Muslim Khan

Muslim Khan is a Pakistani militant and former spokesman for the Tehrik-i-Taliban Pakistan chapter based in Swat.

Born in Kabal Tehsil, Swat, in 1954 Khan started out as a student activist of a left-wing secular party in the 1960s, but became a religious extremist in the early 1990s. He became the chief spokesman of the Swat Taliban in 2007.[1]

In an interview with New England Foundation for the Arts, when asked about his usage of American-styled English and pronunciation, he revealed that he had lived for some time in Boston, Massachusetts.[2] He had spent 4 years in the USA and worked as a painter in Boston.[3] The BBC reported that Khan spoke Pashto, Urdu, English, Arabic and Persian, and had lived in or travelled across more than a dozen countries in the Middle East, Europe, the US and Asia.[1]

In April 2009 he denounced any Pakistanis who disagreed with his interpretation of Islam calling them non-Muslims.[4] It was also revealed due to a telephone intercept that Khan had urged attacks on the families of soldiers. "Strikes should be carried out on their homes so their kids get killed and then they'll realise".[5] Before the start of the Army offensive against the Taliban, Khan claimed that his fighters controlled "more than 90 per cent" of Swat.[6]

After the 2009 operation in Swat he was still at large, vowing that his men will step up attacks.[7] However he was arrested on 10 September by the security forces of Pakistan [8] in the suburbs of Mingora.[9]

He was one of eight men sentenced to death by a military court on 28 December 2016 for terrorism and other offences.[10][1] Khan's appeal before the Peshawar High Court was weakened following the Supreme Court's decision in Said Zaman Khan v. Federation of Pakistan.[11] His sentence was briefly stayed by the High Court on 24 May 2017, on the basis of a petition filed by his wife.[11]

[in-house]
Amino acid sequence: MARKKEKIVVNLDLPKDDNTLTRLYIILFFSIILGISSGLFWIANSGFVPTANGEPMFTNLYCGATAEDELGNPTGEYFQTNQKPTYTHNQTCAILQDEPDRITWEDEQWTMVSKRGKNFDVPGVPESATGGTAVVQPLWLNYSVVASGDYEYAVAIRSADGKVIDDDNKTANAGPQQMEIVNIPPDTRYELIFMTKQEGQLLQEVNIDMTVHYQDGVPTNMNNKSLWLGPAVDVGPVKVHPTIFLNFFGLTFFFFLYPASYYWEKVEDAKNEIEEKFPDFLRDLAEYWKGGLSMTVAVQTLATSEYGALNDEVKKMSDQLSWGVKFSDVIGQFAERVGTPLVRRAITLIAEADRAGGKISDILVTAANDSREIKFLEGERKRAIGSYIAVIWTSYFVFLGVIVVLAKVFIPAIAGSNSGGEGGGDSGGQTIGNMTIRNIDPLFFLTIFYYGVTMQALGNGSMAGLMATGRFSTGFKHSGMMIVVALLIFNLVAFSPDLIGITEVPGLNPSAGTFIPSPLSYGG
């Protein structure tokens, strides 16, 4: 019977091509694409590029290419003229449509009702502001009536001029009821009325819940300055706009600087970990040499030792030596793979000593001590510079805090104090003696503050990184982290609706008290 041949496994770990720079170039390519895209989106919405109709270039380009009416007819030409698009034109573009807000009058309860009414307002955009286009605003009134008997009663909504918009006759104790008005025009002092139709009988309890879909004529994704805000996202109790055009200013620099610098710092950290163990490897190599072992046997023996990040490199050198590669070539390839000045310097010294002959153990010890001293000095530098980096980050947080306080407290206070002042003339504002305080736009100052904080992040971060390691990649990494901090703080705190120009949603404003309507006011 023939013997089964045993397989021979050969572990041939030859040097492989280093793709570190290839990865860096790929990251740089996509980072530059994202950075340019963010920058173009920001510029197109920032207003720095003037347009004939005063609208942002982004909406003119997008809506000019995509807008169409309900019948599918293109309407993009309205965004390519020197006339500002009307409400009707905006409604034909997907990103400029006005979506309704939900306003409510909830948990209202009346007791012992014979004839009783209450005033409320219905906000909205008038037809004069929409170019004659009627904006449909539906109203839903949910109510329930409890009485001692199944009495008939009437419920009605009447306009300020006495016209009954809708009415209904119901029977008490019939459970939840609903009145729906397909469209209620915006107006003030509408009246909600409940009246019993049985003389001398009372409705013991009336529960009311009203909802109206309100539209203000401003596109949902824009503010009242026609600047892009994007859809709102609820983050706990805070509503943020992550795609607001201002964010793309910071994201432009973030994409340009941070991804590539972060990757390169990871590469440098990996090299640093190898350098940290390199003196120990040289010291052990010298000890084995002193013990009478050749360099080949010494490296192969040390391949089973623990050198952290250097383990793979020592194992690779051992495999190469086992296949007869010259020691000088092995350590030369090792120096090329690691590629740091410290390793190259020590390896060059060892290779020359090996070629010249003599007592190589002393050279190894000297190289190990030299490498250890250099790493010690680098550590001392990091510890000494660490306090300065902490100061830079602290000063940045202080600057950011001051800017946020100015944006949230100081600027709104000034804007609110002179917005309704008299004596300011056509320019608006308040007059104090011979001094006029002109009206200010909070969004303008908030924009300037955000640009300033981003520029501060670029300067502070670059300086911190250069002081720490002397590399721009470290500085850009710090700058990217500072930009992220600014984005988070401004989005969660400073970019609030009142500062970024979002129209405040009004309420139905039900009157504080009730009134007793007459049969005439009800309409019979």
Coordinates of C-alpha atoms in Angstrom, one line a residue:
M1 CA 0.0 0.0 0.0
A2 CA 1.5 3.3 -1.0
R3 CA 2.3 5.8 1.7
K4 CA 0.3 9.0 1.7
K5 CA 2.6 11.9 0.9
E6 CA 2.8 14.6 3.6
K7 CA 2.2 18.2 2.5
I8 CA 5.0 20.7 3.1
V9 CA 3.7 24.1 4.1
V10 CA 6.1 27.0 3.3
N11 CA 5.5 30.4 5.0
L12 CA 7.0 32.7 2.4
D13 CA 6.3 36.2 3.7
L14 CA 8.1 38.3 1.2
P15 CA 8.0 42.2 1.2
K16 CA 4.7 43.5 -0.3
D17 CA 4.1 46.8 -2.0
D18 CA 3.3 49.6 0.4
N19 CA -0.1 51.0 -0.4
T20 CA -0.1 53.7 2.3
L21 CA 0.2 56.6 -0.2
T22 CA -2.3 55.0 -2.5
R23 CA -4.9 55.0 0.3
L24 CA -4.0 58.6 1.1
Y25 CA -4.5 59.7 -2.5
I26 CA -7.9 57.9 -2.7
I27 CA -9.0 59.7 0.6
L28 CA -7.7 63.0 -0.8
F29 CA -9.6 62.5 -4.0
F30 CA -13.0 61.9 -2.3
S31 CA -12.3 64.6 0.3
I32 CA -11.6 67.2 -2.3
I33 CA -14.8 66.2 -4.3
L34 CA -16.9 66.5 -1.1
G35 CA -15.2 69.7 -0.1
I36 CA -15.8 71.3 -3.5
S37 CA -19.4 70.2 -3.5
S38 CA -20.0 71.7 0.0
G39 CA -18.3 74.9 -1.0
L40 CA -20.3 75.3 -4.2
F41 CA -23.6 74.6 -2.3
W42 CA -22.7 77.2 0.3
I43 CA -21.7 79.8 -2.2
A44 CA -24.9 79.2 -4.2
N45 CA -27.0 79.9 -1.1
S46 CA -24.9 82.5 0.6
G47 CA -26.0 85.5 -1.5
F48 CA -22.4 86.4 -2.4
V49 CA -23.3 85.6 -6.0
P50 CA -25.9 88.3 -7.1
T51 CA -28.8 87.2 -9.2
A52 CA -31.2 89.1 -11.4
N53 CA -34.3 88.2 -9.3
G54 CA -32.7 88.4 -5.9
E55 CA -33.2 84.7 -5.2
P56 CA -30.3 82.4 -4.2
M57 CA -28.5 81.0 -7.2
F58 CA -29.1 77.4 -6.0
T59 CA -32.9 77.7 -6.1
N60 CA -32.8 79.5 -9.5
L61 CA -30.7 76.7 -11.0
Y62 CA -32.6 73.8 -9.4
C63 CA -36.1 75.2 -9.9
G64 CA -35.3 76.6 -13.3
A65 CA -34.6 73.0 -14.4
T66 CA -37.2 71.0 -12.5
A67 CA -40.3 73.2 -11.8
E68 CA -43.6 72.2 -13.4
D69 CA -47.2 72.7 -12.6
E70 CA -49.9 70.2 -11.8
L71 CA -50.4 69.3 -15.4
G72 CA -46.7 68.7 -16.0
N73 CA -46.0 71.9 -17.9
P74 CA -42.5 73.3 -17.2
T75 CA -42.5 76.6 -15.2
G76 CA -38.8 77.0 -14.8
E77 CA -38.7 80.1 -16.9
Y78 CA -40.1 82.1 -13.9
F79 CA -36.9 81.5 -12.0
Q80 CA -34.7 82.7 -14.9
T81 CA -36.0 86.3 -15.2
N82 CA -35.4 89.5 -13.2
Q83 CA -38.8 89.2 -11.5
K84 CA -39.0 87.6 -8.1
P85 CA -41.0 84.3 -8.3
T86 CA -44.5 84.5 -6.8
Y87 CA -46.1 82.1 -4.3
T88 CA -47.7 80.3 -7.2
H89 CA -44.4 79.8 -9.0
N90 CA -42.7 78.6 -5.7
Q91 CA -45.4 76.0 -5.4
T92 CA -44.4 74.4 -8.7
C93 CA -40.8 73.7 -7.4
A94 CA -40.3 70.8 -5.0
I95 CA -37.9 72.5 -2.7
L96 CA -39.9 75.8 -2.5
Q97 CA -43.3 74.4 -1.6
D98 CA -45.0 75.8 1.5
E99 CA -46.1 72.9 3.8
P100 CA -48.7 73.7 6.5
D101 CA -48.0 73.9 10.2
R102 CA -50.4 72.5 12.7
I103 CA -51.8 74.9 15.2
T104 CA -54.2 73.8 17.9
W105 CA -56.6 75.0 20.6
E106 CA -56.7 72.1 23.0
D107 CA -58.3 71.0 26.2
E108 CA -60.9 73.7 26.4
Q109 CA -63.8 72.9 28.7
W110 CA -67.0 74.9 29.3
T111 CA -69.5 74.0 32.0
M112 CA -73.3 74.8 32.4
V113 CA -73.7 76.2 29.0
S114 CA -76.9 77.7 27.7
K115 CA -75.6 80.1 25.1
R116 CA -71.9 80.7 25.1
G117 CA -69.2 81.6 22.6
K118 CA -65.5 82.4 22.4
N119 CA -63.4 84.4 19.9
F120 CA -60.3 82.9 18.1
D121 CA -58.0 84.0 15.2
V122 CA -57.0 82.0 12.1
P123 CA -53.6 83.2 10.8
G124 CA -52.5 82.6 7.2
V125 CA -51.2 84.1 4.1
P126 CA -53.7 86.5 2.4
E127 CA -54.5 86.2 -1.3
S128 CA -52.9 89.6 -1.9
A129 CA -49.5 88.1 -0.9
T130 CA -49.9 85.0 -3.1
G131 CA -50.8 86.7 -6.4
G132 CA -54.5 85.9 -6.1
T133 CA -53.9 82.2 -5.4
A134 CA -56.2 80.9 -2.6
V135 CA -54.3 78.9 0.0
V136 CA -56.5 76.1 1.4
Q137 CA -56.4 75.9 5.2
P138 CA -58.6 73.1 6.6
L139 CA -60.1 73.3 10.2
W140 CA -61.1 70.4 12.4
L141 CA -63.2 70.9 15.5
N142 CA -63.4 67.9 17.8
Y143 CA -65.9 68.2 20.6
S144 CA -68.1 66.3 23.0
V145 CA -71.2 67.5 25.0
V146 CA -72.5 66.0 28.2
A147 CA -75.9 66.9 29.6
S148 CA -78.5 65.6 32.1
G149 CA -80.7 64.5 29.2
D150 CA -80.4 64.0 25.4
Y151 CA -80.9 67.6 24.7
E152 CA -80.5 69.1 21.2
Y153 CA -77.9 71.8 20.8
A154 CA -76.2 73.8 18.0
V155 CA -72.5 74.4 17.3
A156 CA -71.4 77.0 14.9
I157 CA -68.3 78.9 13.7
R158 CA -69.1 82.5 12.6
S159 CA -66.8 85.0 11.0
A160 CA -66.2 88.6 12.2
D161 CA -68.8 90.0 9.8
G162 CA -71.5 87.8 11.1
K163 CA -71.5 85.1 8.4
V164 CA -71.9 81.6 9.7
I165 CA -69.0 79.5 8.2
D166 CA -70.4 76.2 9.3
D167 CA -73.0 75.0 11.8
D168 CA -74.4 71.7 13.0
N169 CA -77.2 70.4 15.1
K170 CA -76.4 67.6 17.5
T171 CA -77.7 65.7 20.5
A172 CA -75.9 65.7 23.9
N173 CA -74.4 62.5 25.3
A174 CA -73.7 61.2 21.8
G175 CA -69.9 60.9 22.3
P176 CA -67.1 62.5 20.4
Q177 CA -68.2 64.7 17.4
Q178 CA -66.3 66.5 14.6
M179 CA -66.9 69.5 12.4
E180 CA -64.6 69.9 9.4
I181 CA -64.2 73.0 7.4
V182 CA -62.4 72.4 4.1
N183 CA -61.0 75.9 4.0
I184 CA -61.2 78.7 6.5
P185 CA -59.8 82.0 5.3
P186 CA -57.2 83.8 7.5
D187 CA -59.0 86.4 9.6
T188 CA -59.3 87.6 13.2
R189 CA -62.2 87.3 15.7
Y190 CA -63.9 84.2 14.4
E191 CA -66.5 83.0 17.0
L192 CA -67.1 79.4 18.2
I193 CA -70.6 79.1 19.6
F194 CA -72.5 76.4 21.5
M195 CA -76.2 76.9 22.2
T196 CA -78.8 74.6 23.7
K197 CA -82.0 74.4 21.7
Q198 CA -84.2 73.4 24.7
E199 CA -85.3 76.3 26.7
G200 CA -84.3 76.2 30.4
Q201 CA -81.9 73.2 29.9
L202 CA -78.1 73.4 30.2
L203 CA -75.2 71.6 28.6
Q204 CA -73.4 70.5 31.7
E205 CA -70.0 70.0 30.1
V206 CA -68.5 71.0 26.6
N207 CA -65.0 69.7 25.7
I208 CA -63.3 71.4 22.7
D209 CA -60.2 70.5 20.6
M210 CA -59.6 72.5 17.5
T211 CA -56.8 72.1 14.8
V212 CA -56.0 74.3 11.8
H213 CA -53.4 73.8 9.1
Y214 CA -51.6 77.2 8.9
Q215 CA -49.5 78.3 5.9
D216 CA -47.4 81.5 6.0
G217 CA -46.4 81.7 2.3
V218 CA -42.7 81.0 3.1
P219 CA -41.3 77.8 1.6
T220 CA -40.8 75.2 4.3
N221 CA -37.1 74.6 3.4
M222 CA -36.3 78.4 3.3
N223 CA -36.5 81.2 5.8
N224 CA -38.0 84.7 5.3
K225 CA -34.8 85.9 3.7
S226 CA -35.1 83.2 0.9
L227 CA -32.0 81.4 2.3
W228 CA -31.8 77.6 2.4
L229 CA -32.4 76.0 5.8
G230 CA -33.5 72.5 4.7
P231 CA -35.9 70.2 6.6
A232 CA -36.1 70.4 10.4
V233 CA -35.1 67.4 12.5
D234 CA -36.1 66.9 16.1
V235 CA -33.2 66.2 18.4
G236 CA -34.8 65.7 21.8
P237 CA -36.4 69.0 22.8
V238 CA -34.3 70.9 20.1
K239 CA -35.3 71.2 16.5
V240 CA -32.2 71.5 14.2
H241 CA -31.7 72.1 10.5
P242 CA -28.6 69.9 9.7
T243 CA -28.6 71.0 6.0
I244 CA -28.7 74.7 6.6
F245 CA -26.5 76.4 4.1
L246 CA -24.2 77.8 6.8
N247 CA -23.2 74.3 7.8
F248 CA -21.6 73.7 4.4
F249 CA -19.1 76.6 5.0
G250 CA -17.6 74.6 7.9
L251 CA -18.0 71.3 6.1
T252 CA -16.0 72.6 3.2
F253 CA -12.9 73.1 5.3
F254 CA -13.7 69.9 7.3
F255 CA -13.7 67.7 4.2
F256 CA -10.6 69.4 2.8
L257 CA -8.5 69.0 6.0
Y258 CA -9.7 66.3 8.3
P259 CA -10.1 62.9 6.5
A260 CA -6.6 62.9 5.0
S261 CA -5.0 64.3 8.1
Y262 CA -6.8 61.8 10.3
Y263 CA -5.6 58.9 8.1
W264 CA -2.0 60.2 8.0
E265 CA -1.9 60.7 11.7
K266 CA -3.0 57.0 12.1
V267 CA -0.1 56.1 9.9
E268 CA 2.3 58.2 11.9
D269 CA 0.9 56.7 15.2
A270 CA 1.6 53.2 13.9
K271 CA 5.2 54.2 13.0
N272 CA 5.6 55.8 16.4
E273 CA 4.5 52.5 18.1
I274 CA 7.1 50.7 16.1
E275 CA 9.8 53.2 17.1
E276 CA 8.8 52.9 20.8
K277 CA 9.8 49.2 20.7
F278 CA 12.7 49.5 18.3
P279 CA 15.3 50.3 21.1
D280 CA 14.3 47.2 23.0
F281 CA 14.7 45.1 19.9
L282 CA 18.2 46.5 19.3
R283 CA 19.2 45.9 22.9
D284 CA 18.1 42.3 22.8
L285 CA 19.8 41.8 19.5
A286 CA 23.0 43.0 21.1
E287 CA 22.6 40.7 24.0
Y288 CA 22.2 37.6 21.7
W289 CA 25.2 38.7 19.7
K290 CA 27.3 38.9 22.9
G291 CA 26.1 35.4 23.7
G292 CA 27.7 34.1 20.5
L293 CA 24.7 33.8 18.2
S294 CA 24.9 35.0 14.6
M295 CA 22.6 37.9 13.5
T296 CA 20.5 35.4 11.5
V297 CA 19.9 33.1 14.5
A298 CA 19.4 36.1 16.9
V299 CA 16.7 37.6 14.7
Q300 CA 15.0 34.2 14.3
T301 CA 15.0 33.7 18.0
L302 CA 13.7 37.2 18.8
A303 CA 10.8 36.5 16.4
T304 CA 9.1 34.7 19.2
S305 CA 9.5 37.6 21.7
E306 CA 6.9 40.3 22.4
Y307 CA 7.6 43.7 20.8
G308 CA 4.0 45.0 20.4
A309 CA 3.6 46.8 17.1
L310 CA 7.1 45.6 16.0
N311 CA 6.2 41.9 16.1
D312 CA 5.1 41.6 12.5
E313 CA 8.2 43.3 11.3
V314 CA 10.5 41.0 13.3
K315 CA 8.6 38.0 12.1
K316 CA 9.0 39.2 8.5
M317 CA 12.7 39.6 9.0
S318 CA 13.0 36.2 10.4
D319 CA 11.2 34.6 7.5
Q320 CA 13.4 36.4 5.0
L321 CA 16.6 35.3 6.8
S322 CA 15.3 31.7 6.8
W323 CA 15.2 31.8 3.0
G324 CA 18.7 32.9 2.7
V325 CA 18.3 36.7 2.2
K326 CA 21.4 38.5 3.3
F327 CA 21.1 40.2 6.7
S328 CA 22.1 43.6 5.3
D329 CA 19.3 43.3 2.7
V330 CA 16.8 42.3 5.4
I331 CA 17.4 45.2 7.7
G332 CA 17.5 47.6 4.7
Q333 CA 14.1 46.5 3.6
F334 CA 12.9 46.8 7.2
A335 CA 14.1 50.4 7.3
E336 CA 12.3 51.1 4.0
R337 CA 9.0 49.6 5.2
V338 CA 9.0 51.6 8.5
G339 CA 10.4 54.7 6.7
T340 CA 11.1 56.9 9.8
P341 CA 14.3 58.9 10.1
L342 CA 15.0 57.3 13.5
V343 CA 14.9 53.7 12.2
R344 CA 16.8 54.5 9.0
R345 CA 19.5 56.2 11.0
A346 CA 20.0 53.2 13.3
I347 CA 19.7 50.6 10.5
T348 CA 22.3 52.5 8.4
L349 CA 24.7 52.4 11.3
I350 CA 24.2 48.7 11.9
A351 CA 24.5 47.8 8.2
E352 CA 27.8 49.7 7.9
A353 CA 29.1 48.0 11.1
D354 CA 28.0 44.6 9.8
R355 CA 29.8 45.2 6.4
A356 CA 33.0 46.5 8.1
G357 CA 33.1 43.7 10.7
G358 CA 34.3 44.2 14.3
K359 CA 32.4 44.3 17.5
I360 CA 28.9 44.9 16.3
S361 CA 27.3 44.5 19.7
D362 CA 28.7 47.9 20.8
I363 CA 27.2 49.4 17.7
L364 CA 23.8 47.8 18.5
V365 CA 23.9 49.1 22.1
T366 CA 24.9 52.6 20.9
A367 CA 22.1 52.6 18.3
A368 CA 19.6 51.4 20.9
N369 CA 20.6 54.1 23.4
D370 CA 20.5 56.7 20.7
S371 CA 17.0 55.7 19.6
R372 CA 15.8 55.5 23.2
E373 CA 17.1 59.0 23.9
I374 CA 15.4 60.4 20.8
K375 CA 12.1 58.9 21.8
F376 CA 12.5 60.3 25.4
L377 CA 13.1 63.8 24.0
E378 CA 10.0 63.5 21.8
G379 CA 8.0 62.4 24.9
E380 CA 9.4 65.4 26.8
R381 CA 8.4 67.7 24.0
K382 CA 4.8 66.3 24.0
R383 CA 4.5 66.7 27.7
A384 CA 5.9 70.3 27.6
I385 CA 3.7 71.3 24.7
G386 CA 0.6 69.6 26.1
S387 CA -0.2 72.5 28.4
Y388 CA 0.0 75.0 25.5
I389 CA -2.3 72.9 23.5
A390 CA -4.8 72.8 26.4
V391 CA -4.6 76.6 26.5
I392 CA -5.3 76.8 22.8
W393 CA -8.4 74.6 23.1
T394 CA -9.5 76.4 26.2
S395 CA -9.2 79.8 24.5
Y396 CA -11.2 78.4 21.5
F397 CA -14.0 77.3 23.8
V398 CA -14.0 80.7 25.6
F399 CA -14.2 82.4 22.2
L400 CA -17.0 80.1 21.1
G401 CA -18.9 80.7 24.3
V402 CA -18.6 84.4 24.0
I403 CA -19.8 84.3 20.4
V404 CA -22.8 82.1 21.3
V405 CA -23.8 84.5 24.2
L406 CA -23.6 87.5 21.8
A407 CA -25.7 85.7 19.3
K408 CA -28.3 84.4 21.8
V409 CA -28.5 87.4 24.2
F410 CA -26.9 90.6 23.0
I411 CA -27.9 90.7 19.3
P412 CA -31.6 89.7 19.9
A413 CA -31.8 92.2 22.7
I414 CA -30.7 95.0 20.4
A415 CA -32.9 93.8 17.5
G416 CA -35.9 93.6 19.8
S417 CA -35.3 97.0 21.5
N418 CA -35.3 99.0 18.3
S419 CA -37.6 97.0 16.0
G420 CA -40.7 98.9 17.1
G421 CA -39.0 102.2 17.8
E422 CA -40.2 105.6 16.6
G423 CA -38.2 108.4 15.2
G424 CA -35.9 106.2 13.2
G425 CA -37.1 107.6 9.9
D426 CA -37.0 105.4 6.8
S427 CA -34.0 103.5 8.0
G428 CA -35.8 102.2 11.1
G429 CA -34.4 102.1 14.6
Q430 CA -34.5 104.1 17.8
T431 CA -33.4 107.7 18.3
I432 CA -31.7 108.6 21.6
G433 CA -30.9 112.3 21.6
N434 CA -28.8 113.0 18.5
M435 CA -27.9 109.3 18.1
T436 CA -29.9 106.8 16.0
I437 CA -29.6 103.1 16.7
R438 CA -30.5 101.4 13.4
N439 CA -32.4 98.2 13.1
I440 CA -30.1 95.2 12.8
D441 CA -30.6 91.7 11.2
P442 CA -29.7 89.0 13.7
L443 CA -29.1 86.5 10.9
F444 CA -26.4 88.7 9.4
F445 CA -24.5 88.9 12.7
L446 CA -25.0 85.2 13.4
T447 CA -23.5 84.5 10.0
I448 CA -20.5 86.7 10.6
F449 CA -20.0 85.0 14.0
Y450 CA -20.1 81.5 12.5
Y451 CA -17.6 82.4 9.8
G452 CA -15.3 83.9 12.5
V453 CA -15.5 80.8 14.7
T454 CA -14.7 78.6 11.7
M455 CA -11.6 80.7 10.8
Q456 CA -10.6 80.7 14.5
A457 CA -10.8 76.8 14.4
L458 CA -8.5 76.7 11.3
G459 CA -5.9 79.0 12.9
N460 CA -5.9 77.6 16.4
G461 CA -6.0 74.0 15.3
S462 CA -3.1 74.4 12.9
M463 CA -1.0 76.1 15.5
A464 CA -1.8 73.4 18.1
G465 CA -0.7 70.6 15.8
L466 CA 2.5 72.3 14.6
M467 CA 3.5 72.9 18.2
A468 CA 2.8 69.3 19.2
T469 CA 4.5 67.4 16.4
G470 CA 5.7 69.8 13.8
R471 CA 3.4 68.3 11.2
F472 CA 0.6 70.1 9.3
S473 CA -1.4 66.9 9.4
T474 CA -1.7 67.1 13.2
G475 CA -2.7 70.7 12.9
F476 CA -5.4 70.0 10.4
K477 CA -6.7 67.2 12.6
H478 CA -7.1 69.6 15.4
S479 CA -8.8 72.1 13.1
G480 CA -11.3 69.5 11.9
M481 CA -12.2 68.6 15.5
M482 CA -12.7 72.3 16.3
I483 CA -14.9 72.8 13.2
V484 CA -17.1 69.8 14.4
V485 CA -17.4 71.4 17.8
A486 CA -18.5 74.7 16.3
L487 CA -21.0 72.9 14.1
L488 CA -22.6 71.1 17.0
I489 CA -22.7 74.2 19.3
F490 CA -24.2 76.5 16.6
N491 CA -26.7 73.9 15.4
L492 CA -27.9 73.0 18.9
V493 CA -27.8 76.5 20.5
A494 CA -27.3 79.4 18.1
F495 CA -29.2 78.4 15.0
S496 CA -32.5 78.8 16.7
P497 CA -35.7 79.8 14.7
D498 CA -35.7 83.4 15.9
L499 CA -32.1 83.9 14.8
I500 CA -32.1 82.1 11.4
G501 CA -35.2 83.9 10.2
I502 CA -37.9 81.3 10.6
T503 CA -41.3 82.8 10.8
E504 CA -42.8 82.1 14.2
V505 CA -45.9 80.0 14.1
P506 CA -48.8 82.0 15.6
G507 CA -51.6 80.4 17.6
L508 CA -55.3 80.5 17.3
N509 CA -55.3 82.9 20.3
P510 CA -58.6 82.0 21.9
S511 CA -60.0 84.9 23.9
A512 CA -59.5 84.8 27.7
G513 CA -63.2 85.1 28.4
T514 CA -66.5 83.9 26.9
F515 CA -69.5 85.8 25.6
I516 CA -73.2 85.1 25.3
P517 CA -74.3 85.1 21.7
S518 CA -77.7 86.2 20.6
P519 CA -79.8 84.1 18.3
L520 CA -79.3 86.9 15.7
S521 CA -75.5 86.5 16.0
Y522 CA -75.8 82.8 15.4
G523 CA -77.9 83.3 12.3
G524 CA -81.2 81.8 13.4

1. ^ a b c "Pakistan to hang 'butcher of Swat' Muslim Khan". BBC. 2016-12-29. Retrieved 2017-02-04.
  2. ^ Interview with Haji Muslim Khan: Part II April 27, 2009 (PDF). The NEFA Foundation. 2009-04-27. p. 3. Archived from the original (PDF) on October 4, 2012. Retrieved 2009-08-24. I lived in Boston, Massachusetts, United States, a foreigner there.
  3. ^ Watson, Ivan (2009-05-14). "Taliban: All local leaders must quit". CNN. Retrieved 2009-09-11. In an earlier phone interview with CNN, he described how he had spent four years living in the United States, working as a painter in the Boston, Massachusetts, area.
  4. ^ TTP says Osama welcome in Swat: Taliban reject peace accord
  5. ^ Taliban recruits teenage suicide bombers for revenge attacks
  6. ^ Pakistan war planes bomb Taliban hide-outs
  7. ^ Swat Taliban vow attacks after Ramzan
  8. ^ TTP spokesman Muslim Khan arrestedDawn Pakistan
  9. ^ Pakistan: Swat Taliban spokesman, 4 others held
  10. ^ "General Bajwa signs black warrants of 8 terrorists - Pakistan - Dunya News". Retrieved 2016-12-28.
  11. ^ a b Shah, Waseem Ahmad (29 May 2017). "'Brief respite' for former Swat Taliban spokesman". Dawn. Dawn Group. Retrieved 27 August 2017.

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